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Sapa wins Alstom contract for aluminium-intensive high-speed train bodies

Sapa will deliver to Alstom structural aluminium frames, solebars and end-wall profiles for rail carriages in high-speed trains that will be used by Amtrak in the United States.

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The aluminium solutions that Alstom has ordered from Sapa cover extrusion, machining, welding and kitting – in total, about 1,000 metric tons of extruded aluminium solutions. Deliveries will begin in May 2017 from Sapa’s upgraded operation in Lichtervelde, Belgium.

“This is the first major contract we have won since our press upgrade in Lichtervelde. We would not have been capable of meeting Alstom’s specifications without the investment,” says EVP John Thuestad, who is responsible for Sapa’s aluminium extrusion operations in Europe.

“One of the key points with the new press is that we can reduce wall thickness regardless of the application, without any reduction in strength.”

Larger, thinner-walled aluminium products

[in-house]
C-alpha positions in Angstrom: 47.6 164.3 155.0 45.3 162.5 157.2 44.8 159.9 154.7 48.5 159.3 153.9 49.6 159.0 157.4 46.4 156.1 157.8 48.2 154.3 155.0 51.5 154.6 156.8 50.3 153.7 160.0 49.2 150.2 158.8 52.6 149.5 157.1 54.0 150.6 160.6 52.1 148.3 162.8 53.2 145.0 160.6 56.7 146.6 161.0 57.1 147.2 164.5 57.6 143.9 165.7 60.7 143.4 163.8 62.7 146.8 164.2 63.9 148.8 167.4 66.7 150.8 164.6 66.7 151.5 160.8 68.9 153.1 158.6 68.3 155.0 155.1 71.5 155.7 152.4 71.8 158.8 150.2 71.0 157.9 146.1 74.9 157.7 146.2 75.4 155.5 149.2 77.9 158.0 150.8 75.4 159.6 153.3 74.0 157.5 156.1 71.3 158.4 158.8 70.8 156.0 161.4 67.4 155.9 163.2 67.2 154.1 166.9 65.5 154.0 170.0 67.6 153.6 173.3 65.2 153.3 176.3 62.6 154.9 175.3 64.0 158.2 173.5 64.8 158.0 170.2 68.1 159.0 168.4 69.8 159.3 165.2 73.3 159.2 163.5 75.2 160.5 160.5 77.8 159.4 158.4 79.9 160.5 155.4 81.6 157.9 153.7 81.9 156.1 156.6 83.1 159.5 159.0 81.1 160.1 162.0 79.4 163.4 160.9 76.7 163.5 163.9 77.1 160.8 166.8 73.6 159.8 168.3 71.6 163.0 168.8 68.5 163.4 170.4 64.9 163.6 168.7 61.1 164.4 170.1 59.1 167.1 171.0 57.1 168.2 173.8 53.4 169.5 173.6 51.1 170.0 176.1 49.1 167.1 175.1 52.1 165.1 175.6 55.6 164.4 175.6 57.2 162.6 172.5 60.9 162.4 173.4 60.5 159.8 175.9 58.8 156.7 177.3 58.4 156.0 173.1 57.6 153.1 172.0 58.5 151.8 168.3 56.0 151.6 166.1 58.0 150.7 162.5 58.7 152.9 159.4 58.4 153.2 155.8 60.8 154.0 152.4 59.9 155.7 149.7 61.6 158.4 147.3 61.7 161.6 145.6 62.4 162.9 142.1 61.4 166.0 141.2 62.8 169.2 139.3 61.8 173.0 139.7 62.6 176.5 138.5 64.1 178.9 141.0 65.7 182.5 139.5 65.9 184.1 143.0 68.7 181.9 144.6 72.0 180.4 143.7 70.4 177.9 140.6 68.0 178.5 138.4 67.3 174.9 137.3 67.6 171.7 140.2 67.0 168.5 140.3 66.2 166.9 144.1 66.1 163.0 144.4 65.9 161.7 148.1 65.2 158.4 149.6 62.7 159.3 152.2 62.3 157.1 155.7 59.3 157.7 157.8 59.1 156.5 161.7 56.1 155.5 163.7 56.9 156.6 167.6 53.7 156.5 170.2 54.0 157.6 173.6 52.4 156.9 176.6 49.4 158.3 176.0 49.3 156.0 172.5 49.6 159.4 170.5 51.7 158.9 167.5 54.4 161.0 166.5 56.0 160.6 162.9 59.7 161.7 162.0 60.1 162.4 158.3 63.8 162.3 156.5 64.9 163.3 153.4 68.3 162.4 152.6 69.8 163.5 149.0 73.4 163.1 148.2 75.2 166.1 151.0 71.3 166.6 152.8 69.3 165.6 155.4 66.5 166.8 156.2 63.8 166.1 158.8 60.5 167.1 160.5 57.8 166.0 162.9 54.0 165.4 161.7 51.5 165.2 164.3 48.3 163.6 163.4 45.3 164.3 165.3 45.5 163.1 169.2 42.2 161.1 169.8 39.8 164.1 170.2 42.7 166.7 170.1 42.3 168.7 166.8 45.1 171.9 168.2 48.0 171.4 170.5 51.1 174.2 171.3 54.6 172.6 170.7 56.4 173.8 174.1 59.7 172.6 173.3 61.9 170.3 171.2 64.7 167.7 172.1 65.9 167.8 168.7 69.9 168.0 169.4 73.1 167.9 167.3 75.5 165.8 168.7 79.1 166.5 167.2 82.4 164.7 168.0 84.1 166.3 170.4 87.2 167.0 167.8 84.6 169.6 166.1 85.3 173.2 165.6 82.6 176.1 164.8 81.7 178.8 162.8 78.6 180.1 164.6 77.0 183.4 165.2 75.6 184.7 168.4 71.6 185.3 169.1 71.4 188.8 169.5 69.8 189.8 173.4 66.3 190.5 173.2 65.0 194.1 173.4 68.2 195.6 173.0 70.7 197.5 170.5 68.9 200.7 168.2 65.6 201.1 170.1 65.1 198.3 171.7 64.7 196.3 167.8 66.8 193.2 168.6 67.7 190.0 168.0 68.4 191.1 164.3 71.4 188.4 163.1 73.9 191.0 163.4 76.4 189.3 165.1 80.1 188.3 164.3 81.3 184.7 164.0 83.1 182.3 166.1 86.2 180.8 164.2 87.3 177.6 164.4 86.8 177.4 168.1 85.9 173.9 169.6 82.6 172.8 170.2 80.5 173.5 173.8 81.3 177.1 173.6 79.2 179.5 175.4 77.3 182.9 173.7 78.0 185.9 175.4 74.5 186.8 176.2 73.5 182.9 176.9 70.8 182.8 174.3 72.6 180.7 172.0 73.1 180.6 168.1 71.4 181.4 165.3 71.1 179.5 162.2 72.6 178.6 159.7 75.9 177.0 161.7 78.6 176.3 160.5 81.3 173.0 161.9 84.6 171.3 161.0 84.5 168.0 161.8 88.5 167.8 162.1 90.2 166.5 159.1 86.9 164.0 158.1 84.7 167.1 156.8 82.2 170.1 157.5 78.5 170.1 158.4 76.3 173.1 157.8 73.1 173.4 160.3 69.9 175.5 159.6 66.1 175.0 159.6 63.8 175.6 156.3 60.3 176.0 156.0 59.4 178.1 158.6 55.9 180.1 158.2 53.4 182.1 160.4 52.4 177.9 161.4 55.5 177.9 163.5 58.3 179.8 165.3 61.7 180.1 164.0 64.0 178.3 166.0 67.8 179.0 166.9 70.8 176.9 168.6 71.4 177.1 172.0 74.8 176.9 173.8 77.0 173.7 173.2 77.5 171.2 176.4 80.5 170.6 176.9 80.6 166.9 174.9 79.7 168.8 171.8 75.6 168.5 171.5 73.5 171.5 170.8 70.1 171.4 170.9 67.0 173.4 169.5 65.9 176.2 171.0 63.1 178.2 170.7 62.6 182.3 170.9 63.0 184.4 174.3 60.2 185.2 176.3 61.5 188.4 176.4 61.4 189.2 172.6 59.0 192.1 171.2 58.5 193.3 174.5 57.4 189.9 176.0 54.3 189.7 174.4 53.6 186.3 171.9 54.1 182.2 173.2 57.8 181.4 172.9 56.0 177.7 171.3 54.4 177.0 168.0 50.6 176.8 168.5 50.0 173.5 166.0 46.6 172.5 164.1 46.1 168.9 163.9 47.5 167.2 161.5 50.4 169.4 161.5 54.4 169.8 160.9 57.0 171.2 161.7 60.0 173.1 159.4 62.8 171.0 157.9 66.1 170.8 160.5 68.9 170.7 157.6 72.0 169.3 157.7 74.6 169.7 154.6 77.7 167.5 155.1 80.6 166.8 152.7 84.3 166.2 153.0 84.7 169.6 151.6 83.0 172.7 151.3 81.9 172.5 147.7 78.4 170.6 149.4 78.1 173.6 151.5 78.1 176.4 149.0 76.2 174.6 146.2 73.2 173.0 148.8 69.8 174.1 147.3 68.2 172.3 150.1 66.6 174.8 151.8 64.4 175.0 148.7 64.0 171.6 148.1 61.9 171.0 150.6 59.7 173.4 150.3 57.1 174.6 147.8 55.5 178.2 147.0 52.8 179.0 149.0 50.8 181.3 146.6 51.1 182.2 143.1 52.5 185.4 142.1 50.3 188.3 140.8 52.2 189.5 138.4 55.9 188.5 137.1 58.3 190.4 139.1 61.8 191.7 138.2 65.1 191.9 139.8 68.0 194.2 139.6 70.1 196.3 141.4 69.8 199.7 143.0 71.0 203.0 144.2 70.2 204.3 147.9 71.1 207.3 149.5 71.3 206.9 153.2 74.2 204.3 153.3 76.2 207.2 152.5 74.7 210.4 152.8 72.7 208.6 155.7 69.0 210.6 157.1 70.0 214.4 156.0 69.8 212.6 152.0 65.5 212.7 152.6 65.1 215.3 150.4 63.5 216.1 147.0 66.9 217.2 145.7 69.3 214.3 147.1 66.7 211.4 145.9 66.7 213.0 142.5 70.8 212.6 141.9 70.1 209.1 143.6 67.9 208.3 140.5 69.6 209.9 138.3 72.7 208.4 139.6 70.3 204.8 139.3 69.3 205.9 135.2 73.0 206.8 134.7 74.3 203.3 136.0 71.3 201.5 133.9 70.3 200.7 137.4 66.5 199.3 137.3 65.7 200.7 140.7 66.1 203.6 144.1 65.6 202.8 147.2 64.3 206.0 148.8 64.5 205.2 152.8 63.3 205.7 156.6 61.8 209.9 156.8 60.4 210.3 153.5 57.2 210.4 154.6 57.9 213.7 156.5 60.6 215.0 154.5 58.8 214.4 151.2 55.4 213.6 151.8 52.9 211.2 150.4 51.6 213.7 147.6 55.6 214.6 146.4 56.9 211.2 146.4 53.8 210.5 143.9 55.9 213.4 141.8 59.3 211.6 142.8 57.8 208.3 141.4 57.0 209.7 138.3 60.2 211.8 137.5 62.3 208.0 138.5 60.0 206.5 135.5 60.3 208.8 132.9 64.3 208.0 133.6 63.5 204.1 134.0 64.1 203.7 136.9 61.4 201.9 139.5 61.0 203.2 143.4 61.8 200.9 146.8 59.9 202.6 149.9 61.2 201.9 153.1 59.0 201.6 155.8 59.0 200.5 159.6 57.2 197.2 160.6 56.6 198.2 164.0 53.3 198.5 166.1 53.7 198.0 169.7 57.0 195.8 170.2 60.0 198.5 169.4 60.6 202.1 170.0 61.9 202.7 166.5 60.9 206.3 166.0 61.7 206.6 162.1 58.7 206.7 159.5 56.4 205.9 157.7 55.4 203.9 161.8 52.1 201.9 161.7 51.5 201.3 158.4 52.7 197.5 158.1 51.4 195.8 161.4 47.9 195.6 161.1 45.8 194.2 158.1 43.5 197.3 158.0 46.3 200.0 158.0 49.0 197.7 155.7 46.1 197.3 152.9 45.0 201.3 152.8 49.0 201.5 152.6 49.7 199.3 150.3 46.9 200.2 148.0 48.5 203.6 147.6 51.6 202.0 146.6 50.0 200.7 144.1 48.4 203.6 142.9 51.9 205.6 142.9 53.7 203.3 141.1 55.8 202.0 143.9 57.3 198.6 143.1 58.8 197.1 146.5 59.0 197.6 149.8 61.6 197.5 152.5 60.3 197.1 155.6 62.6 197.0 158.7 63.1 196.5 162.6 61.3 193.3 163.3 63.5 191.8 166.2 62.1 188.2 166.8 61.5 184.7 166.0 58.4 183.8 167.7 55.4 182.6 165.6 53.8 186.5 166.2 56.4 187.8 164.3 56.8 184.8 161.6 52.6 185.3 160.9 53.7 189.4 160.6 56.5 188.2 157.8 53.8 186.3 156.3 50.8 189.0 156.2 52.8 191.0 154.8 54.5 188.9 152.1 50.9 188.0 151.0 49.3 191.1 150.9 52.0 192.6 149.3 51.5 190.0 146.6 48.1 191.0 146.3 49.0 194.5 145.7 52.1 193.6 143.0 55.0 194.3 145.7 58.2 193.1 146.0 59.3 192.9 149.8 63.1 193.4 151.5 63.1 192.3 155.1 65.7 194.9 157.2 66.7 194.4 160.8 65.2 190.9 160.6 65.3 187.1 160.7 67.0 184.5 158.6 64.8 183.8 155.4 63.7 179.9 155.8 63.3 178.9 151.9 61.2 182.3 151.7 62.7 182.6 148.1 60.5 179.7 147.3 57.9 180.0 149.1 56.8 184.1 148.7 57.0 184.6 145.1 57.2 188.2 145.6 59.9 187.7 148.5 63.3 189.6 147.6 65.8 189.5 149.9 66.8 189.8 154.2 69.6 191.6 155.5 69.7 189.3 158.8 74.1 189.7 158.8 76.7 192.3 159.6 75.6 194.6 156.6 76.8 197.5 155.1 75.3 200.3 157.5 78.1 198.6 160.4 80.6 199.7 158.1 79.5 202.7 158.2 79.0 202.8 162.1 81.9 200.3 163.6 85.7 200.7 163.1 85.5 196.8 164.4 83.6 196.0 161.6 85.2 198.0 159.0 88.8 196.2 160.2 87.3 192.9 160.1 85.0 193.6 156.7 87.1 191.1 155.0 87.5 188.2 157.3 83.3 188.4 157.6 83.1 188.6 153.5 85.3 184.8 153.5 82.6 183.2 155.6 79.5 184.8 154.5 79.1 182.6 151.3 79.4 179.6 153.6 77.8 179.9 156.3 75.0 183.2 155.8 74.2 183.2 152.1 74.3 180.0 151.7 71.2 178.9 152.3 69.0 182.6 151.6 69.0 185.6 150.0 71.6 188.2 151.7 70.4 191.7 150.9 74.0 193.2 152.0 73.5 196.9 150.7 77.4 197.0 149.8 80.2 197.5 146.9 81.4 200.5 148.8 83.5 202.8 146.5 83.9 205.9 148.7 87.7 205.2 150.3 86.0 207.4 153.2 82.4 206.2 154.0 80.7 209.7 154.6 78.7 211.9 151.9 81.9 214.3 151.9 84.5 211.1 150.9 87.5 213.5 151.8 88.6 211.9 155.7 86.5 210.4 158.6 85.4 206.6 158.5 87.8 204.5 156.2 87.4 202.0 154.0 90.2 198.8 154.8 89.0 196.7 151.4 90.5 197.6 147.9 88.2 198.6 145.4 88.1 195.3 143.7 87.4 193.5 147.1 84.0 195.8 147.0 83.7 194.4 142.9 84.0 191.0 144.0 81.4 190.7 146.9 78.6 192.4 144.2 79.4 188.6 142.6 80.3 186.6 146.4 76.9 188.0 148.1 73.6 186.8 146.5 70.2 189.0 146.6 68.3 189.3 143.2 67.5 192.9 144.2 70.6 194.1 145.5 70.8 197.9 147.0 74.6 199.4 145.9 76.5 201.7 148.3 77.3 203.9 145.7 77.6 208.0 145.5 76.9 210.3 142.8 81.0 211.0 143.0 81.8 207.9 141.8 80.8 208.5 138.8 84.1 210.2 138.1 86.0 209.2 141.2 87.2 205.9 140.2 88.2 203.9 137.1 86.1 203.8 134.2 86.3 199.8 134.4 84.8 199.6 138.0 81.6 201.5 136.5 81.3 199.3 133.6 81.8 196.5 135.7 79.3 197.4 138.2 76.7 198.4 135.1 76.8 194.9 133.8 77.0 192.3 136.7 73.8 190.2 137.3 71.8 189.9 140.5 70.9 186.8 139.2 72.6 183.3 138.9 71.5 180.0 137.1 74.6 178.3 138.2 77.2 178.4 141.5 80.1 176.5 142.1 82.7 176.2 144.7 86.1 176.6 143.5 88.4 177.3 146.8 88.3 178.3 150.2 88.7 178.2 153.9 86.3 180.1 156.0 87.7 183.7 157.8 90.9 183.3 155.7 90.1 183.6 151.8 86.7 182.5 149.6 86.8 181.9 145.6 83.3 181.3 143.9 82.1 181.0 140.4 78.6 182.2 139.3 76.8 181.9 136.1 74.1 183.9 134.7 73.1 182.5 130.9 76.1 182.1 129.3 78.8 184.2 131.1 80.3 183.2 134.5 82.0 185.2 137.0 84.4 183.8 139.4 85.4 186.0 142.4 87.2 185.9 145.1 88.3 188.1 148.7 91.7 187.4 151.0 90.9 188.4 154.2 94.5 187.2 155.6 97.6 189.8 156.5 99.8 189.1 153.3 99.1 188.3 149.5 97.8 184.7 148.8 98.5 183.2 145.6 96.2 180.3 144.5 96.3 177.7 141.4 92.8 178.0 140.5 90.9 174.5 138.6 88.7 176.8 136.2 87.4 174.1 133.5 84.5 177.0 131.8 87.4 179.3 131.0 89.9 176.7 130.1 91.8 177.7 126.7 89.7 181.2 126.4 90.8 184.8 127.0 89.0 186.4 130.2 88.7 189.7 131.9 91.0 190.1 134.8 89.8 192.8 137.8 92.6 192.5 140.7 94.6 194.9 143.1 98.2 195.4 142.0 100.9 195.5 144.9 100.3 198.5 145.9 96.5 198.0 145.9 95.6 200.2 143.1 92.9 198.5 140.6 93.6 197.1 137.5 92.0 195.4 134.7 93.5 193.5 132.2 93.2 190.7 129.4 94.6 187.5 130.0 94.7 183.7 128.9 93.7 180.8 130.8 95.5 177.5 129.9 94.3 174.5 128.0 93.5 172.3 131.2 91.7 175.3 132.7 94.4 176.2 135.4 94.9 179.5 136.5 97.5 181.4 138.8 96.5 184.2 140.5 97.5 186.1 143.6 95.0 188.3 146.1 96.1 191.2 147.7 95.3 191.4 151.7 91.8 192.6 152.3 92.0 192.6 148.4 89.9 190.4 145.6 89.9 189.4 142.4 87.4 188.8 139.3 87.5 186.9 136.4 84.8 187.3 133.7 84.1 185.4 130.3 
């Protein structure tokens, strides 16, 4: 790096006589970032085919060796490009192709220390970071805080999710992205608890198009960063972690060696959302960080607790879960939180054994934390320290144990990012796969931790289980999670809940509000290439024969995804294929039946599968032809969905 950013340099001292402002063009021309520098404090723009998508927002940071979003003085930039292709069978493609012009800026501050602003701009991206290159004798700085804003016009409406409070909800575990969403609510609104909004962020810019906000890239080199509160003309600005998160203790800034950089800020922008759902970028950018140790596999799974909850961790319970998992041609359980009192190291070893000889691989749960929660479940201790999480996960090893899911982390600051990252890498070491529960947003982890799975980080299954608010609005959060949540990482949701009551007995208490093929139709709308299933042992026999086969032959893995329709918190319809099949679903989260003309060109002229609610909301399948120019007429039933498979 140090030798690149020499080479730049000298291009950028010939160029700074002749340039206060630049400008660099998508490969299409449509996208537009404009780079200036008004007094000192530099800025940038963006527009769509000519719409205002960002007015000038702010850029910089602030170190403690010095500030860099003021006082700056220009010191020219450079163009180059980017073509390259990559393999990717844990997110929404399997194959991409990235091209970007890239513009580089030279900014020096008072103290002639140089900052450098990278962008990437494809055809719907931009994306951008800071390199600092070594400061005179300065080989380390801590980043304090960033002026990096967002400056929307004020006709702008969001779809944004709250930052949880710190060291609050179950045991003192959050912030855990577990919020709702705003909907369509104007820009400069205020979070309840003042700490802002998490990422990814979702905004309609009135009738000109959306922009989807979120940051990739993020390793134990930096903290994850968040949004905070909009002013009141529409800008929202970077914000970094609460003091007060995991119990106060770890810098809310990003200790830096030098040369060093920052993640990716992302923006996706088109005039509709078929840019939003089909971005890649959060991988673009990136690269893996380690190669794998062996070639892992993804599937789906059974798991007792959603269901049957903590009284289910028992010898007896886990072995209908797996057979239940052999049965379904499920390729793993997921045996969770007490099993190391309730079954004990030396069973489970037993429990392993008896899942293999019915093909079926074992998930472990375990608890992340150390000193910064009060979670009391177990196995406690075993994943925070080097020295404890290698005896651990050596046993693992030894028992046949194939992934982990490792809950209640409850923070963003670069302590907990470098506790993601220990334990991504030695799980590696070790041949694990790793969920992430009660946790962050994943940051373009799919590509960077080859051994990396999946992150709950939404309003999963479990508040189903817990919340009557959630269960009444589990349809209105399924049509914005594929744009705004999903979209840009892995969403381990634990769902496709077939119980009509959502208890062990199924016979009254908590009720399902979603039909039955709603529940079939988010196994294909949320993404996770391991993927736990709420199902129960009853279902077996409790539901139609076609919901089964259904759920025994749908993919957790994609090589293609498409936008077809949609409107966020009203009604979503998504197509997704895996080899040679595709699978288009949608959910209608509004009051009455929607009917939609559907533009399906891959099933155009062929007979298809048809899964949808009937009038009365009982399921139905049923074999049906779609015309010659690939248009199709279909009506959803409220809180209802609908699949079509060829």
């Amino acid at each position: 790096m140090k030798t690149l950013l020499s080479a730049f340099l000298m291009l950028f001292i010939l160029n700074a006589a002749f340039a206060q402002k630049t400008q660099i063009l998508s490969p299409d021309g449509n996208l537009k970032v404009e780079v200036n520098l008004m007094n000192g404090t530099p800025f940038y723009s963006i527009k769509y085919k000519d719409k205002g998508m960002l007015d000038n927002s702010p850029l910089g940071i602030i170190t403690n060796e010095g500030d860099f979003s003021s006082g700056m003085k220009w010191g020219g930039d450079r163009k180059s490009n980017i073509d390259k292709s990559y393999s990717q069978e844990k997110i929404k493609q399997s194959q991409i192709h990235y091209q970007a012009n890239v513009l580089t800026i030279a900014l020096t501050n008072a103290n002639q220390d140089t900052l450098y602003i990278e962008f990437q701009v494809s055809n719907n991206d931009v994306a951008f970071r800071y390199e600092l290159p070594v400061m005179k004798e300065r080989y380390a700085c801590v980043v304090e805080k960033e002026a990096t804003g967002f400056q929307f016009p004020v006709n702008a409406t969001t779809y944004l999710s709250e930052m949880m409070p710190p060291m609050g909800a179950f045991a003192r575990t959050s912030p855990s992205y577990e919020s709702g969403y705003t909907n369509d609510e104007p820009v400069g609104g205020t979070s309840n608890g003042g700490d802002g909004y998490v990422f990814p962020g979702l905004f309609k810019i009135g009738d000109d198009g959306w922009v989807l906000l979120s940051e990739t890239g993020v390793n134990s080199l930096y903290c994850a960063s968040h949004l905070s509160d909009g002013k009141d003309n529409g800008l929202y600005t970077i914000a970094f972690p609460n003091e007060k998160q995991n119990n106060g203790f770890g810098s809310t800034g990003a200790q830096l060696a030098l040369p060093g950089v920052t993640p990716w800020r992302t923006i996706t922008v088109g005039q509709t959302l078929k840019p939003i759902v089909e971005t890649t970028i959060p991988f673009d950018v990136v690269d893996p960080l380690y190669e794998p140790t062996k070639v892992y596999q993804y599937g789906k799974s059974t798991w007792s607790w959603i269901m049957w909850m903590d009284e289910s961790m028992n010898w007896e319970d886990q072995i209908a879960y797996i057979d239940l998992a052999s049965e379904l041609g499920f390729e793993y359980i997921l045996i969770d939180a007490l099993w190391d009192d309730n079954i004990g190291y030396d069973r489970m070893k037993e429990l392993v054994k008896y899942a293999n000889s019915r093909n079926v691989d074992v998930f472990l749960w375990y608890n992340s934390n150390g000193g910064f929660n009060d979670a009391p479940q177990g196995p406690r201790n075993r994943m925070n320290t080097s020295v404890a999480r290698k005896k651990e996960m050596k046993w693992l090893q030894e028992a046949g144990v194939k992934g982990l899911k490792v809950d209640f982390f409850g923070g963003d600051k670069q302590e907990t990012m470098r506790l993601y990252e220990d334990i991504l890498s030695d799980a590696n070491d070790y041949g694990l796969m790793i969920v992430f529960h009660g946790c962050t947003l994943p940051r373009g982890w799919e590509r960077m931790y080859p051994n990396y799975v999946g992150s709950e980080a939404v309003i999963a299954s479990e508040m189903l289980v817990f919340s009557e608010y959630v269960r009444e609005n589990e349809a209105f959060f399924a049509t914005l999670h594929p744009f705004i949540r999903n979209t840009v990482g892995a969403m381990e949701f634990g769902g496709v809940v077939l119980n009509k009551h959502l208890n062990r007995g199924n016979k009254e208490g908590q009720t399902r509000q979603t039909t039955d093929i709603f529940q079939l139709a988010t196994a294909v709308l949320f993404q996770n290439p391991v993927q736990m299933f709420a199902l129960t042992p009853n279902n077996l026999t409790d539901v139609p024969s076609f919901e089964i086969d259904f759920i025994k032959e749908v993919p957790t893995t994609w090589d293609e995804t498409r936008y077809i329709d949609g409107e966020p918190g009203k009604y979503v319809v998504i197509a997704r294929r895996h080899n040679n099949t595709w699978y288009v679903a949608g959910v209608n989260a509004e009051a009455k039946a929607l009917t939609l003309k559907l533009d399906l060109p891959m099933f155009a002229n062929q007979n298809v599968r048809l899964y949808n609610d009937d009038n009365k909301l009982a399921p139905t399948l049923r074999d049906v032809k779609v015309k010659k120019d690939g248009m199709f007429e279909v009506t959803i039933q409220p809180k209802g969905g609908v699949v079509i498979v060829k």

By increasing the force at its large aluminium extrusion press in Lichtervelde from 6,500 to 8,200 tonnes, Sapa can extrude 6xxx-series profiles that are up to 620 mm wide and up to 26 meters long, with an extremely thin wall thickness down to 1.6 mm.

This reduces the amount of aluminium used in the section and lightens an already weight-saving solution, without sacrificing strength.

World’s safest high-speed trains

Sapa’s deliveries are tied to Alstom’s commitment to design and build 28 new high-speed trains for Amtrak. The trains will run between Boston and Washington D.C.

The train ordered by Amtrak is Avelia Liberty, the latest development in Alstom’s high-speed train range Avelia and considered among the most advanced, reliable and safest trains in the world. It benefits from the 36 years of experience of the Avelia range of high-speed trains, which have traveled more than 6 billion km and transported four billion passengers in 20 countries at speeds of up to 320 km/h.

Avelia Liberty is designed to minimize the weight to reduce the impact on infrastructure. Energy consumption is reduced by more than 15 percent, thanks in large part to its use of lightweight aluminium solutions.

Amtrak says the new trainset will increase passenger capacity, offer more frequent service, minimize journey times, and improve operating costs and energy efficiency.